In the last several years, cryptocurrencies like bitcoin have seen their public image rise considerably. While the idea of owning cryptocurrency seemed like a distant possibility for laypeople only a few years ago, these financial instruments are gaining popularity more quickly than state or federal laws can often keep up with them.
Many individuals who own significant sums of cryptocurrency must consider how to address these assets in their estate plan, which can present some interesting complications. Unlike a currency with relative stability like the dollar, cryptocurrency values may fluctuate wildly within a matter of days, or even hours in some cases, much like stocks in a single company. This may complicate efforts to use cryptocurrencies to skirt hefty regulations or taxation.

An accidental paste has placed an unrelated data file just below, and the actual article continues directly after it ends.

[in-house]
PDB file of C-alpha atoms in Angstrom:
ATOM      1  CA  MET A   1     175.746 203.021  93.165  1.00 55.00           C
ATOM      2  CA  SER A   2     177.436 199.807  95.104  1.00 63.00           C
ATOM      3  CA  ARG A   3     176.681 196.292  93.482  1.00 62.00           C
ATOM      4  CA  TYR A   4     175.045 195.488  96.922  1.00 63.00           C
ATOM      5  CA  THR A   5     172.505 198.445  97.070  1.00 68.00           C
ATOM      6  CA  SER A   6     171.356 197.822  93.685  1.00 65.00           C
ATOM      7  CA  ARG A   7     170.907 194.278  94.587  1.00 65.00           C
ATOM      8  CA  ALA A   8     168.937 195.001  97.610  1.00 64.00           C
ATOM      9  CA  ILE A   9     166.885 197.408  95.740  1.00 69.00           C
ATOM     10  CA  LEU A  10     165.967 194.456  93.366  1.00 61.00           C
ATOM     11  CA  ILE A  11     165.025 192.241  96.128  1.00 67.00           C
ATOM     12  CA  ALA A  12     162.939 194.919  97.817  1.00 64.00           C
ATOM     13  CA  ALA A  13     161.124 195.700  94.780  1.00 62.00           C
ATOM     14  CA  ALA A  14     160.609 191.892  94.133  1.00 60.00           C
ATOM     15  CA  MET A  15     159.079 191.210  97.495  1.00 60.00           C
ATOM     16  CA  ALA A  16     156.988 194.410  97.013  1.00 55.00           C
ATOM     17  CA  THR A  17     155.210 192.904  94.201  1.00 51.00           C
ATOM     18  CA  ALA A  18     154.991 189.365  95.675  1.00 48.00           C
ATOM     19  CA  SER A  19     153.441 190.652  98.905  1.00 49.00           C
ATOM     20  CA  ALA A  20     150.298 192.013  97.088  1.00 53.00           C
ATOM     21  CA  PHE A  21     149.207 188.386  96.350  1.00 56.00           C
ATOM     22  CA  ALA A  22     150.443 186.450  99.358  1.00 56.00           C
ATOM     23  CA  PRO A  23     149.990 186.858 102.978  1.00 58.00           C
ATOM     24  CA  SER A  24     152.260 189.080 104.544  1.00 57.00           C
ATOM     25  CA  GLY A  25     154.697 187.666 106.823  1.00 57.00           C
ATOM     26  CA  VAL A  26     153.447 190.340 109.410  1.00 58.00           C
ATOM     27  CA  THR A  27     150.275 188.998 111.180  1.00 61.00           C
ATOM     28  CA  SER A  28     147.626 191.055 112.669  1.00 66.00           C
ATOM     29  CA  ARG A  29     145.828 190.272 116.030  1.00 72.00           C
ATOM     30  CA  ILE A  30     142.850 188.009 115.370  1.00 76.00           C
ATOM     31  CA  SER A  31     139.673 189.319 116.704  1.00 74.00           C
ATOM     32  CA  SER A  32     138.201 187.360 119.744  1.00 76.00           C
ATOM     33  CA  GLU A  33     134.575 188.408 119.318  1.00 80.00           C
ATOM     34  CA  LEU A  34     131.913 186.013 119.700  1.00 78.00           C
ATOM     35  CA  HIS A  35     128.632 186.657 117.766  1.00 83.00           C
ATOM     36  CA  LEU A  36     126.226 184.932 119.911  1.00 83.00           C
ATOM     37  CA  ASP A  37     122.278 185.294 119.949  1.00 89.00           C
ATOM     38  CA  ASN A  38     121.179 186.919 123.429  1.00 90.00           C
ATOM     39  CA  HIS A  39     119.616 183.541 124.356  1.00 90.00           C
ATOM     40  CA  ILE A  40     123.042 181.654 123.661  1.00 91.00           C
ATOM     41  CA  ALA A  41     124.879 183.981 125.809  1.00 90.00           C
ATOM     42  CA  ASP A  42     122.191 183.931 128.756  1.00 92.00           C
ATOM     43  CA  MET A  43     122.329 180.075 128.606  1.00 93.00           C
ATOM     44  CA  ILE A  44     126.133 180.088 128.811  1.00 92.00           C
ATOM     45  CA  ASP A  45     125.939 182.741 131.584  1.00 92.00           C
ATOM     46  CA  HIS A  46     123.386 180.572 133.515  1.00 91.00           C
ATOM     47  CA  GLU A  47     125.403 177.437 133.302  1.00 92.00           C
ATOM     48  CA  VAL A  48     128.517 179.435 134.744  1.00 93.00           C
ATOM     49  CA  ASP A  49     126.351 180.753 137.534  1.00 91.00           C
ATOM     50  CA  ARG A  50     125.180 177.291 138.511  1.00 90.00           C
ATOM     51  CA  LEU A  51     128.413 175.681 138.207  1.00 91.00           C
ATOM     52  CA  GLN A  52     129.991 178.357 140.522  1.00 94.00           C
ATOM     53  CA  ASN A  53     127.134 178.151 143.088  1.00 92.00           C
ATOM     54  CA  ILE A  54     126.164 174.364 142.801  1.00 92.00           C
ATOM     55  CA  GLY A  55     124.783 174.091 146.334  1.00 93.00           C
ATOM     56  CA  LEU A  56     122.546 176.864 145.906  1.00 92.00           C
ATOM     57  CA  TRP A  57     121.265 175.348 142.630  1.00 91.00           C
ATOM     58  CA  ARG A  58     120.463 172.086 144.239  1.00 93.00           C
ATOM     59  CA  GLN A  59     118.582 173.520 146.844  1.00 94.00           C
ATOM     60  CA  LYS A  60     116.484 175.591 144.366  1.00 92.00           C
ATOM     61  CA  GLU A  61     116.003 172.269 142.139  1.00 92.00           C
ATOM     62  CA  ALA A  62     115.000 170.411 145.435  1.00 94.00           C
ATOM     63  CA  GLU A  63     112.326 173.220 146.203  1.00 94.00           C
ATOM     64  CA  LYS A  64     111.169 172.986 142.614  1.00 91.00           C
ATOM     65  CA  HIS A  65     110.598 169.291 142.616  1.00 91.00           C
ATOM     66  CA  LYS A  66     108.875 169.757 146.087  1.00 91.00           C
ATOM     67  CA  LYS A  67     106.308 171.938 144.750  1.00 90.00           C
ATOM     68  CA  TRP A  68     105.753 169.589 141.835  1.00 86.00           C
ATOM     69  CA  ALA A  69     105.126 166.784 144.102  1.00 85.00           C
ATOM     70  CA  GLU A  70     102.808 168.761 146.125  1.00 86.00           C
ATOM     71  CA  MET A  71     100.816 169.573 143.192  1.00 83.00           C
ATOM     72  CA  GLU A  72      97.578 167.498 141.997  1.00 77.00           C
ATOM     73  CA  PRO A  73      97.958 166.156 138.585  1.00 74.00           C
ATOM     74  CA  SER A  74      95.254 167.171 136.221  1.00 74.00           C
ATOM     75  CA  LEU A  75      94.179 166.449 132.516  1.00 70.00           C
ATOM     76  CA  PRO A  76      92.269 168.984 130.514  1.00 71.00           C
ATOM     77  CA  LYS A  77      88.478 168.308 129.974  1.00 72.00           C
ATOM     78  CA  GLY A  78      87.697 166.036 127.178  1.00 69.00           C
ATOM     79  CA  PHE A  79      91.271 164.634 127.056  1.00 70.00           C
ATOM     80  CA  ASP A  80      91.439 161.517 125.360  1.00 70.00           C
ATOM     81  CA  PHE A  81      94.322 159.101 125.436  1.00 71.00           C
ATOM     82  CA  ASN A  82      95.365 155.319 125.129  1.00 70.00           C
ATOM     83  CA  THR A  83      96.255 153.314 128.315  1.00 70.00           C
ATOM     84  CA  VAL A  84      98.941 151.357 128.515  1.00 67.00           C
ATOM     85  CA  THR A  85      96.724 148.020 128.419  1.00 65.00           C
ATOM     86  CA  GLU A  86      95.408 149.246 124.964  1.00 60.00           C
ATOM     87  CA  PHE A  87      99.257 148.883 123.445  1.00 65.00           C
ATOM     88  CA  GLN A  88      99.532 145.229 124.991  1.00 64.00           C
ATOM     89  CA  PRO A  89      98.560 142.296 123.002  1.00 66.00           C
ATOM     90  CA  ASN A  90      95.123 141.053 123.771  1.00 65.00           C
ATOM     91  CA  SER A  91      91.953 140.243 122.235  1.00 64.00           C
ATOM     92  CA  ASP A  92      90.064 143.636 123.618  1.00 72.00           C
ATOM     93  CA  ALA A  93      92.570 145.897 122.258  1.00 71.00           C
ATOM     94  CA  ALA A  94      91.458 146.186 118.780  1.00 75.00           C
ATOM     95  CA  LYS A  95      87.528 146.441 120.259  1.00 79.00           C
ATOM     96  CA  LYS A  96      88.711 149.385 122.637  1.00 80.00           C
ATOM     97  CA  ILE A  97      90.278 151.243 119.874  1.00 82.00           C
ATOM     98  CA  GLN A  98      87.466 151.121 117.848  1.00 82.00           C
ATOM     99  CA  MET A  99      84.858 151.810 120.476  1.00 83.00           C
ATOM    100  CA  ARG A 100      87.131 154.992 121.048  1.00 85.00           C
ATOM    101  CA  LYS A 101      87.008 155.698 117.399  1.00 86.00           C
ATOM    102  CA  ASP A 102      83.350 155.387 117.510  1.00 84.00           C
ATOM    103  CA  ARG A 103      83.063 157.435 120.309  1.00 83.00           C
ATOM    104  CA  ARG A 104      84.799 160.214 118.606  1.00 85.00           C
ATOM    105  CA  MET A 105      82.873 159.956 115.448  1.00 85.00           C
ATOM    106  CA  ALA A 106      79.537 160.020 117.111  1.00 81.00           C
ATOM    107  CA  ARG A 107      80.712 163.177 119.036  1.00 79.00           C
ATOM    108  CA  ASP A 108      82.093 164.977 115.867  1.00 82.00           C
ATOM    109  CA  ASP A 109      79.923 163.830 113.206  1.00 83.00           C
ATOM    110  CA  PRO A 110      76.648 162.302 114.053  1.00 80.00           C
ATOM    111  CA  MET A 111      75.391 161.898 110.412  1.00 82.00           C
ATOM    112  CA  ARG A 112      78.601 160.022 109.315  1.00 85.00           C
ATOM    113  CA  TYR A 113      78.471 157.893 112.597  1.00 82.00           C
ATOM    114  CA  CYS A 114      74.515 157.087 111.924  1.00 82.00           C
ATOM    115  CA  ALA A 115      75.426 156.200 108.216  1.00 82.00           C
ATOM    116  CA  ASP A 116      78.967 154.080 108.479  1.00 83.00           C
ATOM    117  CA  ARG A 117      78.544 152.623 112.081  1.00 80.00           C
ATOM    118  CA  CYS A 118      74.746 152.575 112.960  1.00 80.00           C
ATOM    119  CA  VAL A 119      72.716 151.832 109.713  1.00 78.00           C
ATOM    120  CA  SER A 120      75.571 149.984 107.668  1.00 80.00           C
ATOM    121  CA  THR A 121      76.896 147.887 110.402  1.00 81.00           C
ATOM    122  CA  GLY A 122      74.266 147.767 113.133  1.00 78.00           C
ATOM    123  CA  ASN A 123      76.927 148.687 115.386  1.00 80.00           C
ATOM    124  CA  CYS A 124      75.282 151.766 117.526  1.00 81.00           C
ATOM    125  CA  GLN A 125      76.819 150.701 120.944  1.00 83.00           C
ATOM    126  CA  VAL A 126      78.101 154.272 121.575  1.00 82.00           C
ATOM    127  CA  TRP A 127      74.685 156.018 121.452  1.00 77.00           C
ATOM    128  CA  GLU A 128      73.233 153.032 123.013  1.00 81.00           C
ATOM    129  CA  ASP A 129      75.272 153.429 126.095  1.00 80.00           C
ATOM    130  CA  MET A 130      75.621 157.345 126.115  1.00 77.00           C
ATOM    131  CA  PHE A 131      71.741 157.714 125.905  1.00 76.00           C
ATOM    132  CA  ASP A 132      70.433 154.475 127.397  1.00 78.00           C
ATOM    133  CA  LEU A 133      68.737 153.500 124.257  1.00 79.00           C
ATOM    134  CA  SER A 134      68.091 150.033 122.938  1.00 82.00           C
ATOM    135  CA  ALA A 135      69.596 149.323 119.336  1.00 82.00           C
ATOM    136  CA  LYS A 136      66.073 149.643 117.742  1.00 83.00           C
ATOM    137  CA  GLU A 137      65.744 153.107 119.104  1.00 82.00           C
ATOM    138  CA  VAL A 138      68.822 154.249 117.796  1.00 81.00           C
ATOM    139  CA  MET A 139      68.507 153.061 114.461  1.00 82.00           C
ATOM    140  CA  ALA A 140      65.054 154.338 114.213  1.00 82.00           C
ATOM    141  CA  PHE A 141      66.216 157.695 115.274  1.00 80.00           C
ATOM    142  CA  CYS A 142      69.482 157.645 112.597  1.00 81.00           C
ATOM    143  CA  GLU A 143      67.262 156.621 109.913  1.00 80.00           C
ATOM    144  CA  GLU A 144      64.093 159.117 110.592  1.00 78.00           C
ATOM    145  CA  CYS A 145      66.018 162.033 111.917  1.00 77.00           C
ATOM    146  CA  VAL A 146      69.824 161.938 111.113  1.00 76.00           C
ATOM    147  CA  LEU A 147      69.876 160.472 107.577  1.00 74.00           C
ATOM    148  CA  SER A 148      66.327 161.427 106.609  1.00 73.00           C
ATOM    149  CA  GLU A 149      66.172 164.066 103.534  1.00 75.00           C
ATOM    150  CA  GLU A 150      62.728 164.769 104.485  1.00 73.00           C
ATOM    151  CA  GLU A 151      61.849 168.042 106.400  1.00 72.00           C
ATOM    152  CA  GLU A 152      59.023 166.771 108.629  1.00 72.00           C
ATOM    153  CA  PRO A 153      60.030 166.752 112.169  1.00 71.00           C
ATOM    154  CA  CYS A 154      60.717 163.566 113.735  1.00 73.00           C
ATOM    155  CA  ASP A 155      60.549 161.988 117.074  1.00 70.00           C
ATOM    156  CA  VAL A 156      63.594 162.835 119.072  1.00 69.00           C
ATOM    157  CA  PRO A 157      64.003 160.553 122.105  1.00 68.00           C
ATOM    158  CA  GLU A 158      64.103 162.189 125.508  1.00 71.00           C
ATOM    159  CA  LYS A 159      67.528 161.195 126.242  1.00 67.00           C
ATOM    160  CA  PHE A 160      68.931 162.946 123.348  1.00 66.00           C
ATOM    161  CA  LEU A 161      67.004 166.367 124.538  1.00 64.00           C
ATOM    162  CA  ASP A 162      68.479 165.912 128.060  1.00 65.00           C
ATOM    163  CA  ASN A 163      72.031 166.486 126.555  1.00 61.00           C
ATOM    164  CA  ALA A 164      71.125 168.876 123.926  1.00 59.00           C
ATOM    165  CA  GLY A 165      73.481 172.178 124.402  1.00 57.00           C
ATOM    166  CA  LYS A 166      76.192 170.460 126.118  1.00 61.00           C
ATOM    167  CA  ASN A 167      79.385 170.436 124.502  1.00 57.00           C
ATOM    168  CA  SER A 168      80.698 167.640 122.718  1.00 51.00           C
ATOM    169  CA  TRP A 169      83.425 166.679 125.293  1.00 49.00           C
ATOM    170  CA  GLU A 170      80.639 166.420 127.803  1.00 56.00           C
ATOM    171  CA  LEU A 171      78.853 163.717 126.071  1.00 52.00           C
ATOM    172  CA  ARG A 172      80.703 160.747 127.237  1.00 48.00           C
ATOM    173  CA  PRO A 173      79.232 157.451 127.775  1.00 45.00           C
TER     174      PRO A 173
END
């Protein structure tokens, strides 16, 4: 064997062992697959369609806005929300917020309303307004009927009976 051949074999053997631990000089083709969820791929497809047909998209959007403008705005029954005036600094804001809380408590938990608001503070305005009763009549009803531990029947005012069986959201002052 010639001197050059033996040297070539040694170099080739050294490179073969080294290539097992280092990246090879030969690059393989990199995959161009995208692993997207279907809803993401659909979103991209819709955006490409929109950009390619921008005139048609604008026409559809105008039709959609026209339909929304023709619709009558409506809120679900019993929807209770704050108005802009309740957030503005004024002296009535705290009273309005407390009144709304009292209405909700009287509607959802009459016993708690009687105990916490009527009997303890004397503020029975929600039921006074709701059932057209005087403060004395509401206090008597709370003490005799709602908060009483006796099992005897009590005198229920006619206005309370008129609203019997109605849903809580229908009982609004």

Currently, it is sometimes possible to transfer cryptocurrency to an individual in a another state with lower tax rates before that individual liquidates it to dollars. When effective, this practice may allow an individual to avoid hefty taxation at the state level. However, the fluctuating value of the asset may completely overwhelm any advantages that this offers. While the transfer may allow an individual to dodge significant taxation in probate, for example, it is of little use if the asset itself fluctuates in value by 30 percent in a matter of days. Until these complications are sorted out over time, using cryptocurrency in estate planning remains a very aggressive and risky prospect, however potentially rewarding it may also be.
If you or someone you love is venturing into cryptocurrency ownership, as much of the public is, it is crucial to consider all the financial and legal implications of doing so. An experienced estate planning attorney can help you examine your financial circumstances and determine strong strategies you can use to protect your interests while including exciting new financial instruments like cryptocurrency.
Source: Puget Sound Business Journal, “Beware of these cryptocurrency estate planning pitfalls,” Steven Schindler, March 12, 2018